A Corrective Approach to Reduce Aircraft Greenhouse Gas Emissions
On Thursday 16 November 2017 Thomas Leclerc will defend his PhD Dissertation ‘A Corrective Approach to Reduce Aircraft Greenhouse Gas Emissions. Contribution to the Study of Interactions between Legal Orders of International Law’. The defence will commence at 13.45 hrs, at the Academy Building of Leiden University, Rapenburg 73. The Supervisors are Professor P. Mendes de Leon and Professor L. Grard.
The need for a global market-based measure to reduce aviation emissions
A large majority seems nowadays to acknowledge the necessity of corrective measures, based on the environmental principle that the ‘polluter pays’, in order to reduce greenhouse gas emissions from international civil aviation. The recent decision of the 39th session of the Assembly of the International Civil Aviation Organisation (ICAO) illustrates the necessity for corrective measures in the form of a global and market-based measure (GMBM). In October 2016, ICAO was in fact successful in deciding "to implement a GMBM scheme in the form of the Carbon Offsetting and Reduction Scheme for International Aviation (CORSIA) to address any annual increase in total CO2 emissions from international civil aviation".
The technical, environmental and economic aspects of such a global scheme have been and are extensively studied by ICAO and policy directions found their way into Resolutions adopted by the Assembly. Yet, the search for a GMBM to reduce greenhouse gas emissions from international civil aviation also faces important legal obstacles.
A challenge at the crossroads of legal orders of international law
The legal obstacles take the form of conflicts of norms linked to the general challenge of the interaction between international aviation law, climate change law and European law. As a way of illustration, climate measures in line with the concept of Common But Differentiated Responsibilities and Respective Capacities – involving a differentiation of obligations between developed and developing countries – may be regarded as in conflict with the principle of non-discrimination contained in the founding charter of aviation law: the Chicago Convention. A second example, on an institutional level, is that the unilateral action of the European Union of integrating international aviation into its regional Emissions Trading System, may be regarded as conflicting with the competences and normative powers of both third States and ICAO.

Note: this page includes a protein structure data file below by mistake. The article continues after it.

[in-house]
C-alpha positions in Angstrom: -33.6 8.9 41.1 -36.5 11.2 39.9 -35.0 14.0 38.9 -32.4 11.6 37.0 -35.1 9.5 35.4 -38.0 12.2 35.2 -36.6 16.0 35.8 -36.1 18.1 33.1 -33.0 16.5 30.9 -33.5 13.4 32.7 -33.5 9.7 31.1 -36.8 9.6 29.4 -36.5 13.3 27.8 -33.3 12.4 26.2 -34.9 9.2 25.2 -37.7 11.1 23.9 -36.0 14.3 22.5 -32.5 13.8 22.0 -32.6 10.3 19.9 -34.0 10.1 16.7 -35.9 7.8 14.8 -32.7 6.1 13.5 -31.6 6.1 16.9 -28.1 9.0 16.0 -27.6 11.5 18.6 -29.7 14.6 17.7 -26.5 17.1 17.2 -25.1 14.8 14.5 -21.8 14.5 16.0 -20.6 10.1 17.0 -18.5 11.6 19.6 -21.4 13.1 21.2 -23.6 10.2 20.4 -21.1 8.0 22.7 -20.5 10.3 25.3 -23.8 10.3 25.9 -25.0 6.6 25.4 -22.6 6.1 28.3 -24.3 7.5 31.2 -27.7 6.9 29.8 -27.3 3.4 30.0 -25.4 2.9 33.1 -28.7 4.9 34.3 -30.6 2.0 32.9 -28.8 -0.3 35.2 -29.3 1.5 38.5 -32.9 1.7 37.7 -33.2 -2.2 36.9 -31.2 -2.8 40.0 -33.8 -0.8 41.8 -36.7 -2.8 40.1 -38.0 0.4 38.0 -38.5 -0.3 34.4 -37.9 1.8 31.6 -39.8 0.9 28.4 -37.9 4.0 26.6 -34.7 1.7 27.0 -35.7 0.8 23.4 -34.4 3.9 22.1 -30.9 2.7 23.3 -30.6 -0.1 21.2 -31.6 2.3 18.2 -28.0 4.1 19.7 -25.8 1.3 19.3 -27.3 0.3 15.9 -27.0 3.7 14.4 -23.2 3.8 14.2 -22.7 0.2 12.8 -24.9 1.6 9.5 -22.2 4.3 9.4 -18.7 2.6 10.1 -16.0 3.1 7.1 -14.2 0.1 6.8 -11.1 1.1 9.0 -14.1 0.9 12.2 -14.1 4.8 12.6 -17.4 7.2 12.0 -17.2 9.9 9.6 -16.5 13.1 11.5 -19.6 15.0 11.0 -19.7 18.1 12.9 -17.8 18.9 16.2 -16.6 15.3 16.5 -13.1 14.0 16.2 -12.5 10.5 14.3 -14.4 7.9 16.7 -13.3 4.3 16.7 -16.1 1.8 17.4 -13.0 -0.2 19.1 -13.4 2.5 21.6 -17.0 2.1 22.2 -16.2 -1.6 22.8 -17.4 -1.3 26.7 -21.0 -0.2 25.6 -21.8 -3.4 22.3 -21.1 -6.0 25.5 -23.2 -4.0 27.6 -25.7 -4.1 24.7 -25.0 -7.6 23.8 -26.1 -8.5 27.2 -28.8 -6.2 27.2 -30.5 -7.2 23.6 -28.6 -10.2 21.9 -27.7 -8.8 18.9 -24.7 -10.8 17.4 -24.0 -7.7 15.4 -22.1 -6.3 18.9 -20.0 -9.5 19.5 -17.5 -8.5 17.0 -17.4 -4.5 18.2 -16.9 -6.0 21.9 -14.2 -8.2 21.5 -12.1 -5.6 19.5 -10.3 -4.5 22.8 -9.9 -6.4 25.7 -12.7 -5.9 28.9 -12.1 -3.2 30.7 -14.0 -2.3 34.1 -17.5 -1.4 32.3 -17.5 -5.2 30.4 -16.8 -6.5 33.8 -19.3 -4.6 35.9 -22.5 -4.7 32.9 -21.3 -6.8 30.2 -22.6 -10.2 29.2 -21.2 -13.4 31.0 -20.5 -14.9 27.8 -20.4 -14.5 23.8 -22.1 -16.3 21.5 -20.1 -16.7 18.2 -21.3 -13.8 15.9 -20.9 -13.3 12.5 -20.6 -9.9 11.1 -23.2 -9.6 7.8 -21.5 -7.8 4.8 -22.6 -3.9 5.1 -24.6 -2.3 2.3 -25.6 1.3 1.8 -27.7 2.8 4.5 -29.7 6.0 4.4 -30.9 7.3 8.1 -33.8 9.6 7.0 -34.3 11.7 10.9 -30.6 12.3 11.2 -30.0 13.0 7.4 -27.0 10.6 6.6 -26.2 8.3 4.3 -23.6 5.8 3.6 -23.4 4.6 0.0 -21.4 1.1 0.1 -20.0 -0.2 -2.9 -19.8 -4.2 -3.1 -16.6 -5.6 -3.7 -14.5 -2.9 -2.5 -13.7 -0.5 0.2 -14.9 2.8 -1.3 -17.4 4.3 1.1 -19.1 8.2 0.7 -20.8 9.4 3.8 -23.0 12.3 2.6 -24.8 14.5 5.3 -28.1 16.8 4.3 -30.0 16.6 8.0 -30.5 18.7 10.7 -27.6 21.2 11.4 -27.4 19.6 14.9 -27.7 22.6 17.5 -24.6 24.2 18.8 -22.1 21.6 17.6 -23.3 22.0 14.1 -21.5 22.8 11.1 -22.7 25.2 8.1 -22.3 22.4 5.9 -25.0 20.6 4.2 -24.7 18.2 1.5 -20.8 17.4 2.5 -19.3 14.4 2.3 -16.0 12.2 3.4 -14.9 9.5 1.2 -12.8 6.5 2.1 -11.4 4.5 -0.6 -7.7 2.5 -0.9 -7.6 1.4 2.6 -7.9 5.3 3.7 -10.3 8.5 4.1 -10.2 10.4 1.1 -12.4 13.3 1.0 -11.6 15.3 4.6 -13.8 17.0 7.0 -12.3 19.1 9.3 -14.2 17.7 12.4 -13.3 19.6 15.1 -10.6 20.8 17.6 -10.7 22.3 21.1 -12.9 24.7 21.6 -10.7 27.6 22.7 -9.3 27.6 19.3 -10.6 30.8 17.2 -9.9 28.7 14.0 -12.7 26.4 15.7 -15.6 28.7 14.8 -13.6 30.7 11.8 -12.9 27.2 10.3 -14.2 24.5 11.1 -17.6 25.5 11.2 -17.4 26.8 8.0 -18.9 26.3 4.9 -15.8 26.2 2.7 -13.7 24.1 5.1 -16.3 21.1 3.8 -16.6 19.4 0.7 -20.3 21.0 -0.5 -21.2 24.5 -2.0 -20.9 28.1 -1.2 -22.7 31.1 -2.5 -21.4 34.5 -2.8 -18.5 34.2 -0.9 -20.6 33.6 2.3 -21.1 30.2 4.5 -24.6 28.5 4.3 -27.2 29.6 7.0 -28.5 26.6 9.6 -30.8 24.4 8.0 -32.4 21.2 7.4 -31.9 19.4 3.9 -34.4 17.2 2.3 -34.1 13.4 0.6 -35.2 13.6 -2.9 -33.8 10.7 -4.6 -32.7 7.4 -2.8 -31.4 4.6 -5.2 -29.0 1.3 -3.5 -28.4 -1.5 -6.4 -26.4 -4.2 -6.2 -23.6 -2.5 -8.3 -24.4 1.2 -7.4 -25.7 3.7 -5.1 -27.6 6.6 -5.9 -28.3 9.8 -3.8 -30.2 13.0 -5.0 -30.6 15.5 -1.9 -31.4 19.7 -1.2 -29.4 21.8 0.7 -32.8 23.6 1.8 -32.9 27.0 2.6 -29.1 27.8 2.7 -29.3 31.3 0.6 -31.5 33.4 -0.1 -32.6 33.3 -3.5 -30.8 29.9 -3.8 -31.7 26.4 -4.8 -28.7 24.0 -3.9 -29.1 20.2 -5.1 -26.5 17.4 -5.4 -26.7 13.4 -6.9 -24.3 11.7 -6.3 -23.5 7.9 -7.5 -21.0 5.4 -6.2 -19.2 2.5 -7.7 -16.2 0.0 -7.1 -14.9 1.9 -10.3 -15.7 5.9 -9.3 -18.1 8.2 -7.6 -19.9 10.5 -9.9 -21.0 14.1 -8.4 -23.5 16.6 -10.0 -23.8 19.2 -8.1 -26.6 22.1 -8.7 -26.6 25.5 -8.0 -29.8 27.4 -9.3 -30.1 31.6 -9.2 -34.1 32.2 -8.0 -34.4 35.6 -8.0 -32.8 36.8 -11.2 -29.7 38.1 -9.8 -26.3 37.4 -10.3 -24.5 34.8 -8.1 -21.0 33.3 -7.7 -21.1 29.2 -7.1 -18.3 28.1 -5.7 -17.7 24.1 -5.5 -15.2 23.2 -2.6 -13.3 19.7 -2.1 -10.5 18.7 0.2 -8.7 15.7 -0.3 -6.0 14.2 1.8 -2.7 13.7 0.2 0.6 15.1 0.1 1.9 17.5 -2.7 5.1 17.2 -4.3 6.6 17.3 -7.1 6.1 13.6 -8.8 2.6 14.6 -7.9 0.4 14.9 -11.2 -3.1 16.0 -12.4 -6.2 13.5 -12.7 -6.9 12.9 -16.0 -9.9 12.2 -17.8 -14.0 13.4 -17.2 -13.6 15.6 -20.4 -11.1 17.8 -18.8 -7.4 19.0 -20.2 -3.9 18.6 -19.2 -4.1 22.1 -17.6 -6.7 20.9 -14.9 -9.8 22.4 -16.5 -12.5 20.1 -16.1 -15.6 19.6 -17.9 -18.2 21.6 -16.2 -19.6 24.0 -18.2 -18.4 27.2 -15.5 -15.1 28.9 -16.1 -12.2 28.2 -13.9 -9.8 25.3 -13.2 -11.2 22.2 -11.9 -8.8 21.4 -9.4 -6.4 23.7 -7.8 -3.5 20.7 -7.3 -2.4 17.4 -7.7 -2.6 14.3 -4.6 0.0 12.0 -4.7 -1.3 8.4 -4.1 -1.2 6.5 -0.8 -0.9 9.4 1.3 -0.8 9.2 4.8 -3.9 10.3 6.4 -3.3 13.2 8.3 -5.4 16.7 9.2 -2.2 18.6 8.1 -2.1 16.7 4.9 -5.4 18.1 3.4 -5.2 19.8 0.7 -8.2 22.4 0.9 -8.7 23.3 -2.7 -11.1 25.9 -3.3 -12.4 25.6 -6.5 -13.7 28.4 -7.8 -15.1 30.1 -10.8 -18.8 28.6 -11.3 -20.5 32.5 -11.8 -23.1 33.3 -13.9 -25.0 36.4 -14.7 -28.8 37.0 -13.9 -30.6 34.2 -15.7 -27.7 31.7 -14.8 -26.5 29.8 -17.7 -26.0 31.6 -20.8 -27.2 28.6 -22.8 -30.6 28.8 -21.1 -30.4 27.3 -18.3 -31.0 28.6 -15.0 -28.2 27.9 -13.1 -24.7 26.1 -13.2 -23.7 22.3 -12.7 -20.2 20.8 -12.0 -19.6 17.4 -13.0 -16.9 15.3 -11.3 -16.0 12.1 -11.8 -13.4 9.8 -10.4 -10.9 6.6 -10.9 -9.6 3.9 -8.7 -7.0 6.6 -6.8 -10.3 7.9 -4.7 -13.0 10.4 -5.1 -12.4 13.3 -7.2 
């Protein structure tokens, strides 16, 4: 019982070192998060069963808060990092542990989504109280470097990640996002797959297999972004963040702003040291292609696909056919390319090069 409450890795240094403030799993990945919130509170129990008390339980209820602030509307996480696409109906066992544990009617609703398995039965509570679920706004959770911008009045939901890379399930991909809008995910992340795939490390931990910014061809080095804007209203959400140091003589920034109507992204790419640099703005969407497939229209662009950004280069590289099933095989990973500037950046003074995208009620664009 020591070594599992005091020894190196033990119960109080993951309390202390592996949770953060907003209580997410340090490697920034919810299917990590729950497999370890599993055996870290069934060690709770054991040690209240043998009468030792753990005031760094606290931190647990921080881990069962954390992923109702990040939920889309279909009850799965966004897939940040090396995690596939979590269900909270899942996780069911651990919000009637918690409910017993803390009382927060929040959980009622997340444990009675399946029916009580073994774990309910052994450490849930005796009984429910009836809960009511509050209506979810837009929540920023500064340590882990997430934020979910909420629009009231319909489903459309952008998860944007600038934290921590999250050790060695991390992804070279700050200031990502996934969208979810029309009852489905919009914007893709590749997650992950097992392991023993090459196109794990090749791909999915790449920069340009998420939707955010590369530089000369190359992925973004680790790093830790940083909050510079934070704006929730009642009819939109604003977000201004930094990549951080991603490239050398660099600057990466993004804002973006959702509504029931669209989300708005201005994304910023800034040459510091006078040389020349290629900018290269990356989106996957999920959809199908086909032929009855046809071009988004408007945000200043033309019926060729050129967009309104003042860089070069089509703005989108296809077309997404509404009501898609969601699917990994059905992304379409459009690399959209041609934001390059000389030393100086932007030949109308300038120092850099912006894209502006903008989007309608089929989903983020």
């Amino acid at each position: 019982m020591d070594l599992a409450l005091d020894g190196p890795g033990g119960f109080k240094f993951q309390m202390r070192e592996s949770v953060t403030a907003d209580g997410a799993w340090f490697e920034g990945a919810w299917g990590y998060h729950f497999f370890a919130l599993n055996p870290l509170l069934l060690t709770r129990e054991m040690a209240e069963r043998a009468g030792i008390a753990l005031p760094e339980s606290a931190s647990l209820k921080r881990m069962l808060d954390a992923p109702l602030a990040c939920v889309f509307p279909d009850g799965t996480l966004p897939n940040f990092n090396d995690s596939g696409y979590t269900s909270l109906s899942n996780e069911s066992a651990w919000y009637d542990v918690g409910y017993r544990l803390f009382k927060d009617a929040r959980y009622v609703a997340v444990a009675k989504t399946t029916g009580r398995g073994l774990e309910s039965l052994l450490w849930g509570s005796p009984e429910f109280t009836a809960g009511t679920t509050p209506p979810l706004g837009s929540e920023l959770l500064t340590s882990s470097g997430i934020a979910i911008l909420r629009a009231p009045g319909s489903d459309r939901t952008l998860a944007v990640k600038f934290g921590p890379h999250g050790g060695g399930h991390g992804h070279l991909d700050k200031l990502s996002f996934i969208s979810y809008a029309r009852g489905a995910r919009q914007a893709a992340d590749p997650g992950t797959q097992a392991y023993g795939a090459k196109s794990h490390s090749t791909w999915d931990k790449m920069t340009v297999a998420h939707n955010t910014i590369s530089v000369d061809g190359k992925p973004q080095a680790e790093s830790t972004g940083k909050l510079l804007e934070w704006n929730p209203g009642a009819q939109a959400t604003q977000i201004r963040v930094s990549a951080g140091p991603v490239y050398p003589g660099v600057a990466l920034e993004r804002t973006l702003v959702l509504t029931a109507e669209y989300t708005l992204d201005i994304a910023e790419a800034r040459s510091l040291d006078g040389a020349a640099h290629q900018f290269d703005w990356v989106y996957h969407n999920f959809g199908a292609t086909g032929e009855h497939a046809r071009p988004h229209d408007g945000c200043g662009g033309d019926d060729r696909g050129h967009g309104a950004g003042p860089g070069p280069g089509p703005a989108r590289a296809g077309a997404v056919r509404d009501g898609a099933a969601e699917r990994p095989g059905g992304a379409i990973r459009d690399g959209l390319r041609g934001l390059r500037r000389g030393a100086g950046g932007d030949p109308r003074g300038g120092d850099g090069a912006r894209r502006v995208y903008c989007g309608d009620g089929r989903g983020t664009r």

To deal with such conflicting situations, the best solution that emerged was the evolutionary interpretation of the provisions of the Chicago Convention in order to reconcile norms of a substantive and institutional nature. However, this method perpetuates legal uncertainty and poses the general challenge of flexibility and elasticity of the Chicago regime in response to the climate change challenge.
This PhD research defends the underestimated relevance of the ongoing distinction between the legal regimes of air navigation and international air transport. For some cases of tension between climate law principles and substantive specificities of the Chicago regime, applying this distinction would avoid the use of evolutionary interpretation. For other cases of tension linked to the institutional specificities of the Chicago regime, the use of evolutionary interpretation remains necessary. But even in this situation, an analysis of such specificities in the light of the distinction leads to the conclusion that it is possible to adapt the Chicago regime without amendment to its founding charter.
All in all, a rigorous application of the distinction between the legal regimes of air navigation and international air transport, combined with an adequate classification of the preferred corrective measure – the market-based measure – in light of this distinction, is a key process in the search for a global and corrective solution to the impact of international civil aviation on climate change. Recognizing the role that this distinction plays is a key step in restoring legal certainty and ensuring the sustainable development of international aviation activities.
Prof.dr. P.M.J. Mendes de Leon
"A highly sophisticated and excellently researched and analysed study of complex multijurisdictional questions involving the application of international law, including international air law, environmental law and European law."